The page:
I have attached a photograph from A.P.Rowe’s book ’One Story of Radar’ taken of the King and Queen visiting T.R.E. on 19th July 1944. The person just behind the King, I’m almost certain, is W.B.Lewis who went on to be Director of Atomic Energy Research at Chalk River, Ontario, Canada. I can vaguely remember him as he lived opposite us on Beech Avenue in Deep River and we used to play in the river just behind his house.
An important part of Dad’s career spanning time from the early television days to Chalk River, was research concerning valves and later transistors, which are fundamental to many electronical devices then and now. As Chairman of the Transistors Panel, he later helped advise the Canadian Government about the importance of developing transistors, along with Robert Watson-Watt, who was a Canadian Government defence adviser at that time (from a letter).
In December 1952 there was a serious incident in Chalk River when the Nuclear Reactor underwent a melt down, similar to Chernobyl, but didn’t explode. I believe it was caused by the simple failure of communication between two technicians who were co-ordinating the lowering of the cooling rods.
There was, however, a serious leak of radioactivity all of which is well documented. My mother said that my father and another scientist went back to retrieve important papers and likely received a dose of radiation. My father went on to develop a cancer not long after. My mother always said that this was due to the radiation, but I have no evidence about whether the two events were related.
The treatment for the tumours effectively put his career in Canada to an end and we eventually returned to Abingdon where my father worked for a while at A.E.R.E Harwell as well as for Mullards in London.
The two books I mention are:
The Rise of the Boffins, Ronald W.Clark, Phenix House Ltd 1962 One Story of Radar, A.P.Rowe, Cambridge University Press 1948
I found A.P.Rowe’s book to be the better of the two as he talks specifically about the work of TRE, the development of radar for night fighters and the radar countermeasures. Rowe does make it clear that there were many scientists and technicians involved in the work at the time.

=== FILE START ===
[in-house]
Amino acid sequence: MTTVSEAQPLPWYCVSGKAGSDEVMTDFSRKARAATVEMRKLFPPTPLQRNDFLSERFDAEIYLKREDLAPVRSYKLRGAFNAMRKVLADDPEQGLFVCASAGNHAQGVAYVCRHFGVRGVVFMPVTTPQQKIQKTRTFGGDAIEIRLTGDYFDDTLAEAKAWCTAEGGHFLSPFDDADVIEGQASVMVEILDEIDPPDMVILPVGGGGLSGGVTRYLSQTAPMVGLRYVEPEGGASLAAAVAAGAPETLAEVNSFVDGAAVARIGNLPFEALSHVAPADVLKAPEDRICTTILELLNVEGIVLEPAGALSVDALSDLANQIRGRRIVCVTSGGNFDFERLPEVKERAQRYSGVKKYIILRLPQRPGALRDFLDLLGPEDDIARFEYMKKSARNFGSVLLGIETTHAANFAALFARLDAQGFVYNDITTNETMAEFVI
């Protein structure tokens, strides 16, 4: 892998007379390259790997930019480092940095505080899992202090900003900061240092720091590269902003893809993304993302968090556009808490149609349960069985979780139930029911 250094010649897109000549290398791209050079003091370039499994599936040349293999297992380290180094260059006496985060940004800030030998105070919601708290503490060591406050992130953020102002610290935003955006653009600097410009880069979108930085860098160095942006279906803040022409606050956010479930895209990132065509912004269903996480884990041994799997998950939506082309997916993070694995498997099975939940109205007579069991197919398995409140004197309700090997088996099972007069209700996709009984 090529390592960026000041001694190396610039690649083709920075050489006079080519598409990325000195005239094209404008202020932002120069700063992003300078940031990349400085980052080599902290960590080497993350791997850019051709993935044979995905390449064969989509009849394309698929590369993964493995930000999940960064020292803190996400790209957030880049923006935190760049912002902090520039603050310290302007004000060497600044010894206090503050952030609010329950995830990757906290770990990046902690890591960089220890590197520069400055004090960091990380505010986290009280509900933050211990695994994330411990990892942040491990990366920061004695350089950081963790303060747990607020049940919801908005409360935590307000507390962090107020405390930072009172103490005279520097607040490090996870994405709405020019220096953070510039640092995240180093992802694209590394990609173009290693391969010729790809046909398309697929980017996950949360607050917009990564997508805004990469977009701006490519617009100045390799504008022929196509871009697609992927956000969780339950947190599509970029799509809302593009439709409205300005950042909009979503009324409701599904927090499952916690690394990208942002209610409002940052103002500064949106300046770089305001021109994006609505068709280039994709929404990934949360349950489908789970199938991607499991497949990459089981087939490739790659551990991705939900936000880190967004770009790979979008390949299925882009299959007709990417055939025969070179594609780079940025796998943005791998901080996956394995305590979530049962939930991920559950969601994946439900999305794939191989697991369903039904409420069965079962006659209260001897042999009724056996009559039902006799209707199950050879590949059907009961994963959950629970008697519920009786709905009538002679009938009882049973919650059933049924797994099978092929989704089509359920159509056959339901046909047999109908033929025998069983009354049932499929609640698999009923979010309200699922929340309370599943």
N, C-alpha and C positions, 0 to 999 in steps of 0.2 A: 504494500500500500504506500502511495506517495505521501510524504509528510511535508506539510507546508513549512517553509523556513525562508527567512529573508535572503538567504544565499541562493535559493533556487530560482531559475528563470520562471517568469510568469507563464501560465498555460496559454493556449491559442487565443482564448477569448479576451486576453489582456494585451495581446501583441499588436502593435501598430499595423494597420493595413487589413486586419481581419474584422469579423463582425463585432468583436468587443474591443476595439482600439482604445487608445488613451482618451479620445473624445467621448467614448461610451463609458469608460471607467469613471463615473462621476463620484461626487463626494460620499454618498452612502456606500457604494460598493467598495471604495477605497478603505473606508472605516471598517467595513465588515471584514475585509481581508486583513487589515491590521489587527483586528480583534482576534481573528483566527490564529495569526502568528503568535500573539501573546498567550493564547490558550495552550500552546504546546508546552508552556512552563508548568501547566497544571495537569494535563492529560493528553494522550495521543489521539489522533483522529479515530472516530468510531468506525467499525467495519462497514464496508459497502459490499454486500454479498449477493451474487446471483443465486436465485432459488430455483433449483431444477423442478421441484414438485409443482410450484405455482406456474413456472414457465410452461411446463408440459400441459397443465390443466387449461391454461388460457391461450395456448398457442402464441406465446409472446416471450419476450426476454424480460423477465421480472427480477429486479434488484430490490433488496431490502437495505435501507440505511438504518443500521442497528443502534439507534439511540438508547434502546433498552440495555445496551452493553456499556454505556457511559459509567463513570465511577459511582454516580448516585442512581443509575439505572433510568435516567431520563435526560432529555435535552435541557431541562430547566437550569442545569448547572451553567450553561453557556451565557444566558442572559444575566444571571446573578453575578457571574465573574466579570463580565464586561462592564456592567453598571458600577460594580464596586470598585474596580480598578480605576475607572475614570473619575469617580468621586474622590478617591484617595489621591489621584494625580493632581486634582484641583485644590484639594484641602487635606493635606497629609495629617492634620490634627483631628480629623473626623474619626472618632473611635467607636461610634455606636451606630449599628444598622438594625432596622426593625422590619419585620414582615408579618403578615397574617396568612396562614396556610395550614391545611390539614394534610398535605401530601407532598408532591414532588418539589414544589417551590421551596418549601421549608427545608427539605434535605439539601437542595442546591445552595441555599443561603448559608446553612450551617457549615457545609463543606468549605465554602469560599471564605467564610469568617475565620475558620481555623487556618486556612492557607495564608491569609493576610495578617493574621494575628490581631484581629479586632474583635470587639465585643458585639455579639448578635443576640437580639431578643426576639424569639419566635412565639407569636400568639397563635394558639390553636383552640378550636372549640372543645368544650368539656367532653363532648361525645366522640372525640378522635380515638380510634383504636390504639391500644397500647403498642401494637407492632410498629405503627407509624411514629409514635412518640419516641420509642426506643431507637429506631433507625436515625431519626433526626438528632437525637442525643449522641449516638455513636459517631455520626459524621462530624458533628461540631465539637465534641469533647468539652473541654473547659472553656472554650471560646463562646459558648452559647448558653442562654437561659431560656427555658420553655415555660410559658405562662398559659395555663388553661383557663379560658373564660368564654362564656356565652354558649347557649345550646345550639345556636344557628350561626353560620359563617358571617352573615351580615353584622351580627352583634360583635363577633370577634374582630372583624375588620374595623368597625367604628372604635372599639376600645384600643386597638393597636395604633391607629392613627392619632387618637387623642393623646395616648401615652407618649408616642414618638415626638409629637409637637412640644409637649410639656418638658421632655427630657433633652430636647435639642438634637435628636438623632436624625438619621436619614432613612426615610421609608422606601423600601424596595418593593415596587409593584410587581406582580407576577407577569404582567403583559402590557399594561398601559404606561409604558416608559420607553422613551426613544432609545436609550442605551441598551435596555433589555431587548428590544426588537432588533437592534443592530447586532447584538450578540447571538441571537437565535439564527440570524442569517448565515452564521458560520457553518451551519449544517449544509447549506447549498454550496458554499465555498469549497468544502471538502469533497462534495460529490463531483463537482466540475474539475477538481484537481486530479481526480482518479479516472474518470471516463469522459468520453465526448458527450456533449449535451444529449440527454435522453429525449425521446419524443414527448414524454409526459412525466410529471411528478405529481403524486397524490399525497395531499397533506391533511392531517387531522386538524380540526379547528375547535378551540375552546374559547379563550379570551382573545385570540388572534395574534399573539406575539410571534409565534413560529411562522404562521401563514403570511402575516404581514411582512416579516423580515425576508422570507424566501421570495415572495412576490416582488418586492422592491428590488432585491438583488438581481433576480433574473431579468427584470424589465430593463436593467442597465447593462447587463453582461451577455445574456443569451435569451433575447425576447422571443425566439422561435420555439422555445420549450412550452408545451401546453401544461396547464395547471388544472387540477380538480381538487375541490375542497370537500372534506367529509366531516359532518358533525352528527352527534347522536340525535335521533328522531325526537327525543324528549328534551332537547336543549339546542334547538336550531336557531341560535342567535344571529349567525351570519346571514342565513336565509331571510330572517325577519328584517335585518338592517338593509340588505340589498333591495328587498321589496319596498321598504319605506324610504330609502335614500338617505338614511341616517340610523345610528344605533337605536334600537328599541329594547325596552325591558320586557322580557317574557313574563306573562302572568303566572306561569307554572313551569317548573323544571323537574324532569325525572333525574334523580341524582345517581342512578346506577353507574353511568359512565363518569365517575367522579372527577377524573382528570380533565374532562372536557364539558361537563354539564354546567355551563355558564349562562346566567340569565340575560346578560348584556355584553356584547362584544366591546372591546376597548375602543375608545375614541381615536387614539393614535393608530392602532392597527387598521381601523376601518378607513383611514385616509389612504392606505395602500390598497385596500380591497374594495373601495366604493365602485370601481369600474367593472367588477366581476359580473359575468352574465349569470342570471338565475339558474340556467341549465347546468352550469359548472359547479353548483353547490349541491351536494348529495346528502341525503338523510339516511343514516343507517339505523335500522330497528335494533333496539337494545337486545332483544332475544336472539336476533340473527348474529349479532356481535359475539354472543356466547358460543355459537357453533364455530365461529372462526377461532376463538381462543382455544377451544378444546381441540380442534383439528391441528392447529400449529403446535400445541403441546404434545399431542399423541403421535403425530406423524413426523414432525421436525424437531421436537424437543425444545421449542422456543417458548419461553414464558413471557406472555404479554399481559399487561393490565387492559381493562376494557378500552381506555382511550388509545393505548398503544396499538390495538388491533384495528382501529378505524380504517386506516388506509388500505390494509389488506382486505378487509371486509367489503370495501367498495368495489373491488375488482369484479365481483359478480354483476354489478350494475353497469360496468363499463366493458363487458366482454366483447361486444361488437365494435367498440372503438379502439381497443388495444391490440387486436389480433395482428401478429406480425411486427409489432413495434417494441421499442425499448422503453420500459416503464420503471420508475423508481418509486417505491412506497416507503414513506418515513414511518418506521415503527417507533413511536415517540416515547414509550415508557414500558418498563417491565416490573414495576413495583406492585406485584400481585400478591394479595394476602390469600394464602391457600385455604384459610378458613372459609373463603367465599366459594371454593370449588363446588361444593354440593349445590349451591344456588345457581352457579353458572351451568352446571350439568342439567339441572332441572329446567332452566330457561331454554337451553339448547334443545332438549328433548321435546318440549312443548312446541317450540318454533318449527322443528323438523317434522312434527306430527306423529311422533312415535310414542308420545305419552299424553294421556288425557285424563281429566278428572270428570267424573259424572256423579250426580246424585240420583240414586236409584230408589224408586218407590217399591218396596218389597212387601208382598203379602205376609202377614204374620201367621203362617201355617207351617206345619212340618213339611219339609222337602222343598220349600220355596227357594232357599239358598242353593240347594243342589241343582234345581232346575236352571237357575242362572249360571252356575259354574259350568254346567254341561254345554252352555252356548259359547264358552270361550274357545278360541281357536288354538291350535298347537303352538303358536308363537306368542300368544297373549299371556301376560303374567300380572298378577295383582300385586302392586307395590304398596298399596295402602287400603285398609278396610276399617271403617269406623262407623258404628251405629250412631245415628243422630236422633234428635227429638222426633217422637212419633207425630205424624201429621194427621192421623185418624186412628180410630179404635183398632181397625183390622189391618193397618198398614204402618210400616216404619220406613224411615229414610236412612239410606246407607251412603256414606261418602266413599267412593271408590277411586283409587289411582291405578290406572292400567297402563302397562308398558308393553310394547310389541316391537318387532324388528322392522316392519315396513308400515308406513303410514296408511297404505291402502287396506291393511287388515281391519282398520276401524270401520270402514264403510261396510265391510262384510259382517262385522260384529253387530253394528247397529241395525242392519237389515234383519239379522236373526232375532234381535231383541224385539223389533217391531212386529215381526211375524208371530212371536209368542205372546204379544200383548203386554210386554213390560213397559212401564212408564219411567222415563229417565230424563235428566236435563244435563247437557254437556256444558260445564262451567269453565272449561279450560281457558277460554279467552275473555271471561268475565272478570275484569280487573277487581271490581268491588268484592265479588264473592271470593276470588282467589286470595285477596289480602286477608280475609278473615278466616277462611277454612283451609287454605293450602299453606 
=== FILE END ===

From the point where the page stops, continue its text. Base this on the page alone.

I’m afraid there’s not much in the way of anecdotes, but it might help you piece together some other parts of the story of TRE and the Manhattan Project etc. and put a face to some of the people involved. Many of the scientists went on to work on nuclear energy after the war and the same war scientists went to AERE Harwell and AECL Chalk River, Ontario to continue their research. As such the stories of the development of nuclear energy both for peaceful use and the bomb are, therefore, somewhat interwoven.
Once I started looking into the story of radar I realised that quite a few of the scientists were involved with the early development of television before the war, radar and radio-countermeasures during the war and then early research into nuclear energy afterwards. My Dad was one of those who bridged these eras and each has its own story.
As it’s rather factual information I don’t think the letter should be published directly on your web site, but if you find any bits useful please feel free to use them.
I’m delighted that you are interested in the importance of radar during the war and will follow your web site with great interest.
All best wishes,
( Son of Jack and Kathleen Hardwick)